Download Art Beyond Itself by Néstor García Canclini PDF

TitleArt Beyond Itself by Néstor García Canclini
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n é s t o r g a r c í a c a n c l i n i


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argument that the art field is insular, so that relations among the actors
in that field follow a different logic than those in the rest of society. By
saying that art is situated in imminence, I am postulating a possible re-
lationship with “the real” that is as oblique or indirect as that in music
or abstract paintings. Works of art do not merely “suspend” reality; they
situate themselves in a prior moment, when the real is possible, when
it has not yet broken down. They treat facts as events that are about to
come into being.

This hypothesis must be tested not only against what’s happening
in museums; we can look for it too in the art spreading beyond its own
field and becoming blurred as it mixes with urban development and the
design and tourism industries. We can see how the predominance of
form over function, which once defined the art scene, now character-
izes the way things are done in politics and economics. The programs
that differentiate between reality and fiction, truth and simulacrum,
fall apart. Long after the era when culture was reduced to ideology and
ideology to manipulation by the dominant, simulations appear daily in
every section of the newspaper.

Dozens of Greenpeace activists climb to the top of buildings owned
by Expal, a Spanish corporation that sells cluster bombs. On the fifth floor,
they ask whether the workers have weapons in their offices, hand out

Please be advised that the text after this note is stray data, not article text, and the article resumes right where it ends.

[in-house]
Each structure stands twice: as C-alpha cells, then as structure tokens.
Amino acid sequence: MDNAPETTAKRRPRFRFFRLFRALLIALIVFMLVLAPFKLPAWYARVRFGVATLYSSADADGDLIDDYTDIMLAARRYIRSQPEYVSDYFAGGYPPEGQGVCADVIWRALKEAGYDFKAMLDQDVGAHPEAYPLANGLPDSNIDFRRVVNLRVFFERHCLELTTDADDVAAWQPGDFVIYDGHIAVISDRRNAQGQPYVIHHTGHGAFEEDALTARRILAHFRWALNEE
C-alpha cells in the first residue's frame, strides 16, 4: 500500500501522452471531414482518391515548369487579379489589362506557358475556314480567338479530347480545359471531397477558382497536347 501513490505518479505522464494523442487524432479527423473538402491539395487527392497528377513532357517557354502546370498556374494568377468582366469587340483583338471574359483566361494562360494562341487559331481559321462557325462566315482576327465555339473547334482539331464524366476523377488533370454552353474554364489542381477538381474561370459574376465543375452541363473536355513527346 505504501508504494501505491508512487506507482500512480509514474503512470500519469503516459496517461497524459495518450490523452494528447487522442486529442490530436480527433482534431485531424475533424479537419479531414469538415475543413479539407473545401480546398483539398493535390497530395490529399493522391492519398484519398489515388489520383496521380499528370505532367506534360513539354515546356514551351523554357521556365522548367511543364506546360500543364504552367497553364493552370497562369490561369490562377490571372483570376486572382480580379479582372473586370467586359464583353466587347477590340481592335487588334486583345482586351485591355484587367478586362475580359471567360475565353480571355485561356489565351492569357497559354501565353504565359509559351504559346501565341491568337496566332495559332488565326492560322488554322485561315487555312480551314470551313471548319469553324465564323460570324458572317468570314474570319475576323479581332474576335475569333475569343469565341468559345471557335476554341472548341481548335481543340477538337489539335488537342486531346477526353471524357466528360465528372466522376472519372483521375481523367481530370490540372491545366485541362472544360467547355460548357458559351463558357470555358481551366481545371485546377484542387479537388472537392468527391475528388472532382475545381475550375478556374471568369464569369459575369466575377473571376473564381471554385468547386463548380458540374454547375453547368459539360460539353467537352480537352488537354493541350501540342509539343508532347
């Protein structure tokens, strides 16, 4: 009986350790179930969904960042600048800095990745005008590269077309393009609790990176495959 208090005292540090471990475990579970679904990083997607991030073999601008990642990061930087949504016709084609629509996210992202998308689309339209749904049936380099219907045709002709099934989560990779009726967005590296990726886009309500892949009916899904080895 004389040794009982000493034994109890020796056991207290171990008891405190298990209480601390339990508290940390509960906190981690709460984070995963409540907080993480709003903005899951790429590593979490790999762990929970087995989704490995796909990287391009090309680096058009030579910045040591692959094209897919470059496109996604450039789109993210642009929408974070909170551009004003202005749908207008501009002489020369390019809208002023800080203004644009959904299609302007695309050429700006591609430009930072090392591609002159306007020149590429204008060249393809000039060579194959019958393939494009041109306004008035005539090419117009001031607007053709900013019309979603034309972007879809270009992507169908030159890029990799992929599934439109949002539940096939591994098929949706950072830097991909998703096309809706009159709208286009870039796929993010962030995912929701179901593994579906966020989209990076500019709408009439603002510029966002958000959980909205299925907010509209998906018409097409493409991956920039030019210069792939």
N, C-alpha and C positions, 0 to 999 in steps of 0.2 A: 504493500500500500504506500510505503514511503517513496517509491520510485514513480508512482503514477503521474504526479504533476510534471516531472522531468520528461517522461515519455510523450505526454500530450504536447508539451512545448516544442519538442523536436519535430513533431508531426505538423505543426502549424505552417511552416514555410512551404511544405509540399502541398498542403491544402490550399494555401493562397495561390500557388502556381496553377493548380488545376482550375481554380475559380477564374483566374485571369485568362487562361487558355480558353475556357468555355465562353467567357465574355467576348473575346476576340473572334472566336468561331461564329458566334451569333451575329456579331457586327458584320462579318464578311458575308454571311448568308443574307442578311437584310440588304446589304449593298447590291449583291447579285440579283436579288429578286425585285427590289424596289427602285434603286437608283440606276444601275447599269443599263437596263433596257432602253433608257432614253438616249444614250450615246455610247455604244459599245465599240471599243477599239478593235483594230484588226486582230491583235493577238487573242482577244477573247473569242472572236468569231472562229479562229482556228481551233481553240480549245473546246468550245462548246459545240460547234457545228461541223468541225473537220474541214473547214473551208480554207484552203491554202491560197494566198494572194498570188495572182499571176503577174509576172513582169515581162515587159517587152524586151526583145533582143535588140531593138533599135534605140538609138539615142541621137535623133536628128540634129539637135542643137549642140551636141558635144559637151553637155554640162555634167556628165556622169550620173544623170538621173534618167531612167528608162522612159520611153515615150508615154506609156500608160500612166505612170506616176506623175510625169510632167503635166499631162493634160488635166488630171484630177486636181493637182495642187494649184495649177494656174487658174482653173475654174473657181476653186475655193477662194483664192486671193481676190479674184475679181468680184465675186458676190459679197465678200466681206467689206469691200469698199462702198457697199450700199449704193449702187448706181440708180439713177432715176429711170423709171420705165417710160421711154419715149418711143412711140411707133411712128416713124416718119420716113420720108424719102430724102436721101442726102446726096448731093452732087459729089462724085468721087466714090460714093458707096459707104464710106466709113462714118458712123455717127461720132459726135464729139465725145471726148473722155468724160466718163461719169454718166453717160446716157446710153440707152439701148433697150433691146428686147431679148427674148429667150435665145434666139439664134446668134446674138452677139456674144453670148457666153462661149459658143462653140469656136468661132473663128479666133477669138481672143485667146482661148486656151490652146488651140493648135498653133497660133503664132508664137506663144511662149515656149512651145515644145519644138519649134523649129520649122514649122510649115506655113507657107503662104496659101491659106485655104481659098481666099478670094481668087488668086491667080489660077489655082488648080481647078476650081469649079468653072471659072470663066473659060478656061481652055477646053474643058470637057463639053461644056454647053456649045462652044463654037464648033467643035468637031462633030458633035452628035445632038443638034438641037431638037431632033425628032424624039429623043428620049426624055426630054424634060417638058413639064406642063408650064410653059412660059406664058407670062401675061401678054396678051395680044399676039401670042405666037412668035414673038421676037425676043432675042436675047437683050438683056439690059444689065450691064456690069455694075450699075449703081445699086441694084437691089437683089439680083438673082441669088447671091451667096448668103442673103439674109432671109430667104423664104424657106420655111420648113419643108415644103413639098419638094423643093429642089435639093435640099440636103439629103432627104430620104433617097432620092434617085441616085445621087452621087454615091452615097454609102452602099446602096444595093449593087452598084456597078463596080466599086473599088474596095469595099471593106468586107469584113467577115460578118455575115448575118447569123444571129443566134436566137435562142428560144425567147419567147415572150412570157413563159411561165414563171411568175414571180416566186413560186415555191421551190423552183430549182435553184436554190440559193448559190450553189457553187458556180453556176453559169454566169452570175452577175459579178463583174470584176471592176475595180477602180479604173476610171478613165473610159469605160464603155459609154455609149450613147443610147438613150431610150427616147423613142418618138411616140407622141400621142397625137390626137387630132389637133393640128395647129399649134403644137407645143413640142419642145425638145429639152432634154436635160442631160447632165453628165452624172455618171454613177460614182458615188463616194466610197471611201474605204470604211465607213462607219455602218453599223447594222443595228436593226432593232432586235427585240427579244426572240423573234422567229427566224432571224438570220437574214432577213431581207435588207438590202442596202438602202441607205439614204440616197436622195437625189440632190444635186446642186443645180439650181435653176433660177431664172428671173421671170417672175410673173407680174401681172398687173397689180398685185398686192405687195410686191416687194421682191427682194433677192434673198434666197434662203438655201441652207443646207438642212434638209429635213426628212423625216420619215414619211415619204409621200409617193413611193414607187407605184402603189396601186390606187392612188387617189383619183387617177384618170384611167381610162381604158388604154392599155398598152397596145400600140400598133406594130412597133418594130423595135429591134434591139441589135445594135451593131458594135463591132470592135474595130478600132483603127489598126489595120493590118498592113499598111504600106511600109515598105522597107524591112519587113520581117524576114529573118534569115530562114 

a video of Cambodian children mutilated by bombs, cover the ground
with silhouettes of bomb victims, and distribute amputated legs.

Guerrilla performances by people dressed up as police officers or sol-
diers used to take place only in a handful of countries that were rocked
by “subversion.” Now newspapers and television reporters in every city
where there are active drug trafficking and kidnapping rings document
gun battles between groups dressed in identical uniforms, whether be-
cause one side is wearing disguises or because they all belong to an or-
ganization that has been infiltrated. In Mexico authorities have known
for years about “leaks” from oil and gasoline pipelines, but investiga-
tions into drug networks revealed in 2009 that some 30 percent of the
557 illegal taps into the pipeline system were made by the Zetas, the
armed branch of the Gulf cartel, with the help of Pemex employees
who supplied them with official vehicles and uniforms to carry out the

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Art beyond Itself

What’s the right section for these news reports: politics, police blotter,
economics, or entertainment? If these zones are hard to differentiate,
can artists still stake out a space of their own? The spread of simulacra
creates a landscape in which some of the pretensions of art—surprise,
the ironic transgression of order—become diluted. The various indefi-
nitions separating fiction from reality grow confused due to the decline
of totalizing visions that could assign stable positions to identities.

It isn’t only art that loses its autonomy when it is imitated by dis-
guised social movements. The murky mingling of the illusory and the